I’m not universally saying “buttons bad, zippers good” but it is important to recognize when the relationship is the wrong shape. And maybe the next time someone tells you to “zip it!”, you’ll interpret that as constructive advice, not an insult.

Now that Rihanna’s people have given me my phone back I can take lots of photos of our up and coming designers. Look out for the hashtag #globocorp on Fashtagram!

If you would like to hear more about how to build and strengthen relationships, and improve the quality of your connections, get in touch and we can come to your office and share ideas. We can’t promise Rihanna but we do have John Lennon and Bill Gates as ‘guest speakers’ at our events.

Purpose, profit and Bieber

It’s amazing what makes the news these days! The top US CEOs redefined the purpose of their companies to look beyond profit to be profitable, they exist not only for their investors, but for their employees and stakeholders. 

Last year, purpose got an unlikely hero: Larry Fink, BlackRock’s CEO. “Purpose” he explained “is not the sole pursuit of profits but the animating force for achieving them. Profits are in no way inconsistent with purpose — in fact, profits and purpose are inextricably linked.”

Game. Set. Match. It’s time to move the conversation from “what are we here for?” to “how do we make it real”.

Simulations can help bring a purpose to life.

I’m at the helm of the purpose journey at Globocorp. We started a couple of years ago. For me “success” will come when my employees quote not Larry Fink but that well-known Canadian wordsmith, Mr. Bieber, the “other” Justin. As I lead our purpose rollout, I imagine all our people singing as they walk into the office or plant:

…you’ve blessed me with the best gift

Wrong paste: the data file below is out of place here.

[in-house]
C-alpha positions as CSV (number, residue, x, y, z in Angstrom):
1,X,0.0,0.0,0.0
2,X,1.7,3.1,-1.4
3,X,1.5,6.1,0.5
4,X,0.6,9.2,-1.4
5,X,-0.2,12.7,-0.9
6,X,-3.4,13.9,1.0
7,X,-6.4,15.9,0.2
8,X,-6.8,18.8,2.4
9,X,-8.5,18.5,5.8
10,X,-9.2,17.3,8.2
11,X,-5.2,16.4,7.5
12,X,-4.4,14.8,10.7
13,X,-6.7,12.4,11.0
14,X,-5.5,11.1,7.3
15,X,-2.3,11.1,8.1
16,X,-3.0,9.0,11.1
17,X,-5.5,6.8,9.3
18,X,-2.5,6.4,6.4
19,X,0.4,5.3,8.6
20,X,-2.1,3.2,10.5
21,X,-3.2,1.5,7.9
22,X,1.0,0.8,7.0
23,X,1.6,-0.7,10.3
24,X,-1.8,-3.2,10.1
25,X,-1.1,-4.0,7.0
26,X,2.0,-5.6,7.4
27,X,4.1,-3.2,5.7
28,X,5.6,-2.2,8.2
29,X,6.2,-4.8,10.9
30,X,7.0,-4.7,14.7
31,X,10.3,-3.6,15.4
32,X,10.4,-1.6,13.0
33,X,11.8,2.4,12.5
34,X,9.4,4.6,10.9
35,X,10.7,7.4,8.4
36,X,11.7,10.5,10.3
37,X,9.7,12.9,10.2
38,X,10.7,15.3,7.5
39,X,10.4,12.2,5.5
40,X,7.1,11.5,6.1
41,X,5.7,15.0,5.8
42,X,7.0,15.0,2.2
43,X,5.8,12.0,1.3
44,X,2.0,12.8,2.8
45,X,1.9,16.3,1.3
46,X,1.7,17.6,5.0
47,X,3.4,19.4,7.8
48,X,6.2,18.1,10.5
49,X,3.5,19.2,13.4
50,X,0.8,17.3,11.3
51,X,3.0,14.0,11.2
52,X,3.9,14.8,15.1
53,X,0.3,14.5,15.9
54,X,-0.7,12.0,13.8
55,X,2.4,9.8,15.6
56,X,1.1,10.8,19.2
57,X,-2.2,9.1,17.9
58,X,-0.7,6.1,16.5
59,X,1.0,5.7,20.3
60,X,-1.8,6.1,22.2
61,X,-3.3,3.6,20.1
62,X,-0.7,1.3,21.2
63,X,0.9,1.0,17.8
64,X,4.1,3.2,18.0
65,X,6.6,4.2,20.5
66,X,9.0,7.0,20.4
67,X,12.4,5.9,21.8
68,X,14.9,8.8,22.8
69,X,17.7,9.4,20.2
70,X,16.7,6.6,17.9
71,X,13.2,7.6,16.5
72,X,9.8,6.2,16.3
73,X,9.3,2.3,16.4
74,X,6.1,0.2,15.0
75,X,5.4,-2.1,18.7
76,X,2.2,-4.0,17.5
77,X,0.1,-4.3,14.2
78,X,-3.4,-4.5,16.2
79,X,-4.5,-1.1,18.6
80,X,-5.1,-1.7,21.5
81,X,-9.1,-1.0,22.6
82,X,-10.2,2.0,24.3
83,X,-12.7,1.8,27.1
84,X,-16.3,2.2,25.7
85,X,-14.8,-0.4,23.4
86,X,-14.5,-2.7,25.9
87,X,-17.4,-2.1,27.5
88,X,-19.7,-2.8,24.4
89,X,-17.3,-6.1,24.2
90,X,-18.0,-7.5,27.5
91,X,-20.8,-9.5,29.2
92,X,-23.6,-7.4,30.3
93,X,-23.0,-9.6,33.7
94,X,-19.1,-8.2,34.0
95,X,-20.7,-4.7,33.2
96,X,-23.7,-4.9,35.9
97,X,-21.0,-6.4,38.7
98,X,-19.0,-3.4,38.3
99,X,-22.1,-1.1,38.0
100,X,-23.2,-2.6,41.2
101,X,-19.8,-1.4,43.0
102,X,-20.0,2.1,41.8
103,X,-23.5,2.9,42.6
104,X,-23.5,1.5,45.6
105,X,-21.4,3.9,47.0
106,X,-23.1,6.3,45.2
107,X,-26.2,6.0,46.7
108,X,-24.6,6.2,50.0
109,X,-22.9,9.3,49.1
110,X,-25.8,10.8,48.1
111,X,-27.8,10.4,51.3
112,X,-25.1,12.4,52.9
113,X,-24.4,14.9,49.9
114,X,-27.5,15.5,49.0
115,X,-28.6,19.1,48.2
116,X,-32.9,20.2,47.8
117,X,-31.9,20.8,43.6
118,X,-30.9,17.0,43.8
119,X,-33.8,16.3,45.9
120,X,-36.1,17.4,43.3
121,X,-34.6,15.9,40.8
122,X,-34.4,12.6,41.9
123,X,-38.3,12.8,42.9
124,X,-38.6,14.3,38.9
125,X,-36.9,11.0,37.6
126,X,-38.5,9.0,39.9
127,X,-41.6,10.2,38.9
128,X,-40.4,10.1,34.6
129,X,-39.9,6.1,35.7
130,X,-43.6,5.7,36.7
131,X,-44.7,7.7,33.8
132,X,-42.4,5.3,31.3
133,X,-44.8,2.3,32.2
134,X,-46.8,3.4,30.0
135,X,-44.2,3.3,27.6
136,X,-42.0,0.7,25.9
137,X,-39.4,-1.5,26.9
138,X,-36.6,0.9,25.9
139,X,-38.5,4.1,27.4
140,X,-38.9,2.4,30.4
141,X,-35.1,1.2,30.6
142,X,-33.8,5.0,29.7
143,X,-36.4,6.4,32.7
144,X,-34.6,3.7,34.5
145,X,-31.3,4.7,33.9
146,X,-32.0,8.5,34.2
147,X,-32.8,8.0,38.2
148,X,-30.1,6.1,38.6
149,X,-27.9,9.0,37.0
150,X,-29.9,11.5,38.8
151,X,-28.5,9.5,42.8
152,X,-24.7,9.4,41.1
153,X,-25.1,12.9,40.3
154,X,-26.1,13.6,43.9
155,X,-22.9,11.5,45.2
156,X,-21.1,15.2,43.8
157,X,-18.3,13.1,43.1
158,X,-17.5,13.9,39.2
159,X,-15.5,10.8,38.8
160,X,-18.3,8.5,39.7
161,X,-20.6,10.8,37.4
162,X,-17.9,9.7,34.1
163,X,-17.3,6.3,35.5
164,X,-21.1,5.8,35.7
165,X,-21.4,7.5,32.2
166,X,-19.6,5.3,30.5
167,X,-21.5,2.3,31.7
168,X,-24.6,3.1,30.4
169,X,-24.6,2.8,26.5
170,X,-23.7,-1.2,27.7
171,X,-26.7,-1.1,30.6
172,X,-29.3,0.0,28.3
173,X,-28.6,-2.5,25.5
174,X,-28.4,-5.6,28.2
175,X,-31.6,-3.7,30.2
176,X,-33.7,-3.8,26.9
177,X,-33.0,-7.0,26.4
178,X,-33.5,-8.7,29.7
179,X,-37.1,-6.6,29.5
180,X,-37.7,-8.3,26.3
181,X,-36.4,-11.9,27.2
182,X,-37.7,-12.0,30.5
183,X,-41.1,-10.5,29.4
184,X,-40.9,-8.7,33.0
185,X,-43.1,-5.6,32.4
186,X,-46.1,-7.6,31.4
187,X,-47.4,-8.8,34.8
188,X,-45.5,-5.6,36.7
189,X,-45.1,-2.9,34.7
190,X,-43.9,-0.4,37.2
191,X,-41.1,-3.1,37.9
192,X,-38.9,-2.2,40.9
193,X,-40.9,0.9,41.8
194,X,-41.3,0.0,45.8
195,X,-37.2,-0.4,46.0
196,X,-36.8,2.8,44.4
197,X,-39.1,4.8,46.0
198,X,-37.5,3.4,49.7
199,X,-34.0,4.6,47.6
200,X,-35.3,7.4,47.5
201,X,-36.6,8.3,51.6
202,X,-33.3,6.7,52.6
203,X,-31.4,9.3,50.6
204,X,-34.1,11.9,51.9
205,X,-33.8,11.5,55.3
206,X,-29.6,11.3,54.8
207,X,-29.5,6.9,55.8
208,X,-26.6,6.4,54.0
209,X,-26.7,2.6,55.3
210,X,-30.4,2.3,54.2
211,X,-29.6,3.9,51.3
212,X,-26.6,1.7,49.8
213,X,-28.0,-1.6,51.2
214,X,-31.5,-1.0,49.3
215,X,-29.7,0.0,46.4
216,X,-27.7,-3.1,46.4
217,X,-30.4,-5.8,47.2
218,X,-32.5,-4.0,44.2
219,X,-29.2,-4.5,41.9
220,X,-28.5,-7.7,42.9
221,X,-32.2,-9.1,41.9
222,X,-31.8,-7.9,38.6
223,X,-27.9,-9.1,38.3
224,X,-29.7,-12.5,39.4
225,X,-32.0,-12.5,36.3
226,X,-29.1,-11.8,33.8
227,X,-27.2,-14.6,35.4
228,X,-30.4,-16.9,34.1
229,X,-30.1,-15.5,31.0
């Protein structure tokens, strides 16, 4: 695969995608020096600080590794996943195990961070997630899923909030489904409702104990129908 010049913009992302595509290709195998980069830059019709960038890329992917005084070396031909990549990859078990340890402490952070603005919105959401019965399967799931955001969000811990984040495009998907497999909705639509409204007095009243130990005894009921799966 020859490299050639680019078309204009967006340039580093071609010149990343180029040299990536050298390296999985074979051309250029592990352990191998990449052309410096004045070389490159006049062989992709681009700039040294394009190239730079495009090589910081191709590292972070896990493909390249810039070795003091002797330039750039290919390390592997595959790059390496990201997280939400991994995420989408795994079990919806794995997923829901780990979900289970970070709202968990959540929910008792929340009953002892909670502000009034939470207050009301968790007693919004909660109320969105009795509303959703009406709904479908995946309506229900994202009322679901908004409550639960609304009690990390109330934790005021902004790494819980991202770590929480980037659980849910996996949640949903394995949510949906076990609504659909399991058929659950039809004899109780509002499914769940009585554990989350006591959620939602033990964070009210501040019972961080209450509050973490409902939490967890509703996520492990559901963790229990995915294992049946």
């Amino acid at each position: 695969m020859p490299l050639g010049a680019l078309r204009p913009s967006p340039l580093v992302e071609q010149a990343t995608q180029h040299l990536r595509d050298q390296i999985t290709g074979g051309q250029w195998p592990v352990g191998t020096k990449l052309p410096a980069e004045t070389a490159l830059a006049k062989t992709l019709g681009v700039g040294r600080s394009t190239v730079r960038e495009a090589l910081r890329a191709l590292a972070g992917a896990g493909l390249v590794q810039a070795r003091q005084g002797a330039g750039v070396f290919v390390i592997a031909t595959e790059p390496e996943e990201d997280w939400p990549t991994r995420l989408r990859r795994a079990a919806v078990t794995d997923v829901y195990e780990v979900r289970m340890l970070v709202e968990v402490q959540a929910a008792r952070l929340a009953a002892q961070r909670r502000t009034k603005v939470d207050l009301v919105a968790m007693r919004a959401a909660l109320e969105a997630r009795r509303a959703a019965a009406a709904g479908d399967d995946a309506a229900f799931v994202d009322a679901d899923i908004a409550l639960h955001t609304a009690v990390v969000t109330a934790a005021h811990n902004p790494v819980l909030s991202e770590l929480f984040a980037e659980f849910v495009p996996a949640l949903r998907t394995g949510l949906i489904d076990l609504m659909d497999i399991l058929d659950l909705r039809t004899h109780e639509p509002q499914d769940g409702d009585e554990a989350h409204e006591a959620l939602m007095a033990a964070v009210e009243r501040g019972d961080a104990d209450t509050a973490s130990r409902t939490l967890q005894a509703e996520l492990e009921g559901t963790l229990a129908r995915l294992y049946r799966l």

That I’ve ever known…
…You give me purpose

OK, that might be a stretch.. but it warms my heart to imagine it. It helps me to visualise us giving our people a reason to keep keeping on.

Gartenberg and Serafin, point to three hurdles that might block a company’s journey: 

  • the short-term outlook of an investor base, 
  • incentives – putting value creation in the right place
  • leadership and the culture you establish through unwritten rules.

They are absolutely right, but let me add one more, misalignment on how to “live” the purpose. (ps – follow them on Twitter, their work is amazing! @cmgartenberg  & @georgeserafeim)

I don’t know of any company that has managed to embed their purpose through a snazzy campaign or by engraving it into every door. It only happens when living up to your purpose is measured in everyday wins. 

Living the purpose, means employees – at al levels – consider the impact of their choices on the whole spectrum and how they align to the company’s ultimate goal. Last year, we started running purpose presentations at Globocorp. I saw how, time and again, people left our purpose “workshops” and then went on about their business in the exact same way. Nothing had changed. So I worked with our head of People, Hugh Mann, to change our incentives and with our CEO to help be a star role model. Still… I didn’t see the change I needed. Changing the routine is much harder than rising to meet extraordinary challenges, because we always tend to return to the norm. This much I’ve learned. 

And then… 

we introduced simulations

and archetypes, 

through a game,

and I watched our teams flourish.

I saw them have facilitated discussions about the choices they made, their motivations and impact. The teamwork, the fun, the real-life scenarios and, voilà! The learning sticks. 

We are still on a journey, cultural transformation is a long process but I am starting to hum Mr. Bieber as I go into work. 

If you want to know more about the Globocorp journey and how we can bring this workshops to your company, get in touch!